This is sped up from the actual timeline. 

After the impact at about 11:40 PM, the water started to rise on board the ship. By 11:50 PM, the boiler rooms, which were only about five feet above the keel, or the bottom of the ship, were flooded with about eight feet of water.  

As the clock struck midnight on April 15th, 1912, the mail room, which was 24 feet above the keel of the ship, was taking on enough water that the mail bags started to float. 

However, we’re being extremely nitpicky with the timeline here. Let’s just say the movie is pretty accurate.

In the movie, with the emergency underway, the plotline with Jack and Rose continues. Of course, this is all made up for the movie. But as that’s happening, just like the movie shows just before Jack is framed for stealing the Heart of the Ocean necklace, Captain Smith and Thomas Andrews were busy assessing the damages.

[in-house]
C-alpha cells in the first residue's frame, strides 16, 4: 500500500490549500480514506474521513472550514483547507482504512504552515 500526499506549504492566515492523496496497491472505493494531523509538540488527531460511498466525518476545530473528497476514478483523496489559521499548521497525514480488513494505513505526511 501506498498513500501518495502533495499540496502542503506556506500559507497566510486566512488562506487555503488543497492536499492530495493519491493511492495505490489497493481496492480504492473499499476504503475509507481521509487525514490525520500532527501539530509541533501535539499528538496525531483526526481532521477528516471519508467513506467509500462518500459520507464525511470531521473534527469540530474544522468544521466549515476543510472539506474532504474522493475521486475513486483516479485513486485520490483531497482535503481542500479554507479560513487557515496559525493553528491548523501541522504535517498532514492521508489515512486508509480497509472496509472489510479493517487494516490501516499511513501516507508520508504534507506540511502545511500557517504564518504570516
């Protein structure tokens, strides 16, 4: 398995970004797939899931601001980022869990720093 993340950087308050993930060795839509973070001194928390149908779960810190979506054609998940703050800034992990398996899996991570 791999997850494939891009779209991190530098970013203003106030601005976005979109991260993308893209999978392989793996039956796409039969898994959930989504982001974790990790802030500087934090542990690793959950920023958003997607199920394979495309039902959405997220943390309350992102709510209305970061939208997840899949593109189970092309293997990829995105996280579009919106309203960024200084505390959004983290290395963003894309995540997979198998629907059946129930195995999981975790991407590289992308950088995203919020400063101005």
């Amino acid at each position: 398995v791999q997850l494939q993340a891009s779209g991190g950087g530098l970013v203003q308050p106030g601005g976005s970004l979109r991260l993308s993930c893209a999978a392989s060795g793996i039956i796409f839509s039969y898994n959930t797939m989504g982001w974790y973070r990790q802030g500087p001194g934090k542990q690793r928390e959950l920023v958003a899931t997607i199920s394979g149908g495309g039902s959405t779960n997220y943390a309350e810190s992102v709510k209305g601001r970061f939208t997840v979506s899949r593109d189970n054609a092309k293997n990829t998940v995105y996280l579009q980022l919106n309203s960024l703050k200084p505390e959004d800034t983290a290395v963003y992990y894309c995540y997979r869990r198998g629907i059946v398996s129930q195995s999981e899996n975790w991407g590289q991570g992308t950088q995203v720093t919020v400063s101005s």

In the movie, back on the bridge, Thomas Andrews has some bad news. He says the Titanic has five compartments flooding. She can stay afloat with four compartments breached, but not five. He says it is a mathematical certainty that the Titanic will sink. 

This is very true. 

After the iceberg hit, the real Captain Smith and Thomas Andrews surveyed the damage. It didn’t take long for Thomas to determine that the ship was doomed. The reason it didn’t take that long was because of simple math.  

The Titanic was equipped with a total of sixteen watertight compartments. However, all of these watertight compartments were below the waterline, with the idea that they’d keep the ship afloat even if they flooded.